FOR NEARLY FOUR DECADES, the story of Carrie White has been the definitive pop cultural parable of menstruation as monstrosity. Though ostensibly a supernatural revenge fantasy, the climax of Carrie—in Stephen King's novel, and especially in Brian De Palma's flawless 1976 film adaptation—depends upon its protagonist's total acquiescence to the abomination of herself, an act that explicitly marries the onset of female sexuality and the threat of human horror. Unsurprisingly, the long list of names that have shepherded Carrie's familiar story over the years—through a book, a film, a made-for-TV movie, and even a Broadway musical—is an unequivocal sausage fest: after the blood come the boys. So even if there's no earthly reason to fuck with the perfection of De Palma's original film, the notion of a female director (especially one like Kimberly Peirce, who gracefully helmed the difficult terrain of Boys Don't Cry) finally controlling the distinctly feminine plight of poor Carrie White seemed, at least, like an interesting avenue toward the inevitable.

At first blush, the architects of this "re-imagining" appear to have done a few other things right: they landed the generally capable (if nasally overzealous) Chloë Grace Moretz to play Sissy Spacek playing Carrie White, and even roped in Julianne Moore to approximate the high camp spectacular of Piper Laurie's Margaret White. Neither actress manages to add nuance or otherwise improve upon the feral hysteria of the original's performances, of course—something no reasonable person could ever expect them to do. Which ultimately leads us to the trouble with this Carrie: though it's customary to try to judge these sorts of exercises based on their own merits, Peirce's Carrie is such a half-assed, cynical rejiggering of De Palma's film that it scarcely justifies the effort.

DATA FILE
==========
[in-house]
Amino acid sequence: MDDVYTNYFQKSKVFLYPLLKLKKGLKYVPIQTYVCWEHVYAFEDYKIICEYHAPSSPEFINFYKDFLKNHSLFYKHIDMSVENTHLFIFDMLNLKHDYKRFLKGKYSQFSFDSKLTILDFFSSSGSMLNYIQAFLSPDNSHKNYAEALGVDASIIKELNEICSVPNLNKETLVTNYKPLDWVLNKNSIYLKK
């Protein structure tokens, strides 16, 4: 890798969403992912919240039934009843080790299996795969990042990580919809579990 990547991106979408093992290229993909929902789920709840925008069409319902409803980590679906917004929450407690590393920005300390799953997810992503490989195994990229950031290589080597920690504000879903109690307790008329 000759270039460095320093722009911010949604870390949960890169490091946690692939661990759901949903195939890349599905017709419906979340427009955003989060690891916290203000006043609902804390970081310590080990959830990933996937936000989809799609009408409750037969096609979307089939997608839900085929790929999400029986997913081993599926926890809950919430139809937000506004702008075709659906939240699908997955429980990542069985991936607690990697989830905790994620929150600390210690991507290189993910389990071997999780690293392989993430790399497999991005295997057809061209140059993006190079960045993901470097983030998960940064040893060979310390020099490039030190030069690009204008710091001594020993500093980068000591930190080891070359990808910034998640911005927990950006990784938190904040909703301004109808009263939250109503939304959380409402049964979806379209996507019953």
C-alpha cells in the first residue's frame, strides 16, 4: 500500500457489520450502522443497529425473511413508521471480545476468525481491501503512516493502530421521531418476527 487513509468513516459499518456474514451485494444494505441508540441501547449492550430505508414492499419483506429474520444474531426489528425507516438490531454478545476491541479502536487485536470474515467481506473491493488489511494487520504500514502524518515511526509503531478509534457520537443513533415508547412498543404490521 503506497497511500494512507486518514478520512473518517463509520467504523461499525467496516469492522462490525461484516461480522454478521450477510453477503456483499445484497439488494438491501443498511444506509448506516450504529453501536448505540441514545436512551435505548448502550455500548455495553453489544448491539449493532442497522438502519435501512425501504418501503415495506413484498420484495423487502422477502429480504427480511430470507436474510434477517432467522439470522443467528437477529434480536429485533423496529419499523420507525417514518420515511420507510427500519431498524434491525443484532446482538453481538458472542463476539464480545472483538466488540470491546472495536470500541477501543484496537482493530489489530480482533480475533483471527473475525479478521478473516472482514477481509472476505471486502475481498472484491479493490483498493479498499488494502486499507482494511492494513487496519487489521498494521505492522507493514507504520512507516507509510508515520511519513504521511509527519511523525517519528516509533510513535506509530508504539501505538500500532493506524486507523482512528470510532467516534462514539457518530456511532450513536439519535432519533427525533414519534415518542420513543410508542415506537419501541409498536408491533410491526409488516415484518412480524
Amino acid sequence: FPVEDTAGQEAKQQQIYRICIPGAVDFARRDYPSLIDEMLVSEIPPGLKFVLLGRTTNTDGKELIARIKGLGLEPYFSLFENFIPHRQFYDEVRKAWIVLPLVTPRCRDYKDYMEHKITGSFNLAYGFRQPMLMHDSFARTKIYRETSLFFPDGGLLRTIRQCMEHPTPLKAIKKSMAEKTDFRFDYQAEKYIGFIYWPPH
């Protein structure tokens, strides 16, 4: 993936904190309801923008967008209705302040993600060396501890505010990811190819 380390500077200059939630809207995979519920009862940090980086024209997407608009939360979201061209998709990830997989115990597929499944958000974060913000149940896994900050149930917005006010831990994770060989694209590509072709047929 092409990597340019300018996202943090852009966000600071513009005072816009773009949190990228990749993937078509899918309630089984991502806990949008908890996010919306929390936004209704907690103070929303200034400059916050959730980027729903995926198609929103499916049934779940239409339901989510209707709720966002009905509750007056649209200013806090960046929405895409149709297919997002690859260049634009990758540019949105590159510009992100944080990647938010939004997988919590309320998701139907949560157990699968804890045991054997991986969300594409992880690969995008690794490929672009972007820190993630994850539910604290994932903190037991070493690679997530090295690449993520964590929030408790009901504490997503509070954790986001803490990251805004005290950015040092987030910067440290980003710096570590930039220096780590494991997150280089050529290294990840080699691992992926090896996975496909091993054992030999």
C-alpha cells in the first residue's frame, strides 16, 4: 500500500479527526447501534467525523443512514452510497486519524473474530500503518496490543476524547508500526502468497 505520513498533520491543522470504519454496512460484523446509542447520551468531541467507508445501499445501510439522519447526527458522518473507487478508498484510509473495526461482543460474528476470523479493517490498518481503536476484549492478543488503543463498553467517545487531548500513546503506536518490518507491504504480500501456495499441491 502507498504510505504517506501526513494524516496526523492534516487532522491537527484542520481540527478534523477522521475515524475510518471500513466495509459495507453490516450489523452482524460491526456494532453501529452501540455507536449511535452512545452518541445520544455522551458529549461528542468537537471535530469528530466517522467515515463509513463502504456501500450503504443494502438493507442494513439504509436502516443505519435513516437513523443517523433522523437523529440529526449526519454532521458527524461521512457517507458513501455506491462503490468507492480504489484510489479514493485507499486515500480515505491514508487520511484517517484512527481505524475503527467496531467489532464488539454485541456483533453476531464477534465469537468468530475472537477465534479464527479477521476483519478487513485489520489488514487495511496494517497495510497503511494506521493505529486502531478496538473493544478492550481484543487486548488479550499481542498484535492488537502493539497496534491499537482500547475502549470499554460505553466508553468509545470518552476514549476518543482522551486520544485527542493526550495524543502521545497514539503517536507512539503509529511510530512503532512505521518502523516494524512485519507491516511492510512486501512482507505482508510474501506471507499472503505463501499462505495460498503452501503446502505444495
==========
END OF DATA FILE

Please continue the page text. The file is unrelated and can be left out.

Besides its uniformly milquetoast cinematography, editing, and acting, I count exactly four differences between this year's Carrie and its incomparably superior predecessor: (1) Carrie's shower scene is caught on a smart phone and uploaded to YouTube because CYBERBULLYING, (2) a completely dead-end plot twist about a secondary character that's kind of a spoiler (but not even, really?), (3) telekinesis makes Carrie's nostrils flare with orgasmic euphoria because Chloë Grace Moretz can't control those fucking things and, (4) the blood looks like shit. (This final point may seem fairly inconsequential, but seriously: how are you going to remake Carrie and LET THE BLOOD LOOK LIKE SHIT?) Perhaps most disappointingly, Peirce's Carrie fails to imbue the narrative with any more insight into the distinctly feminine fate of Carrie White than its progenitors—content to merely redecorate the patriarchal house built by De Palma in decidedly drabber colors. Once again, poor Carrie White deserves better.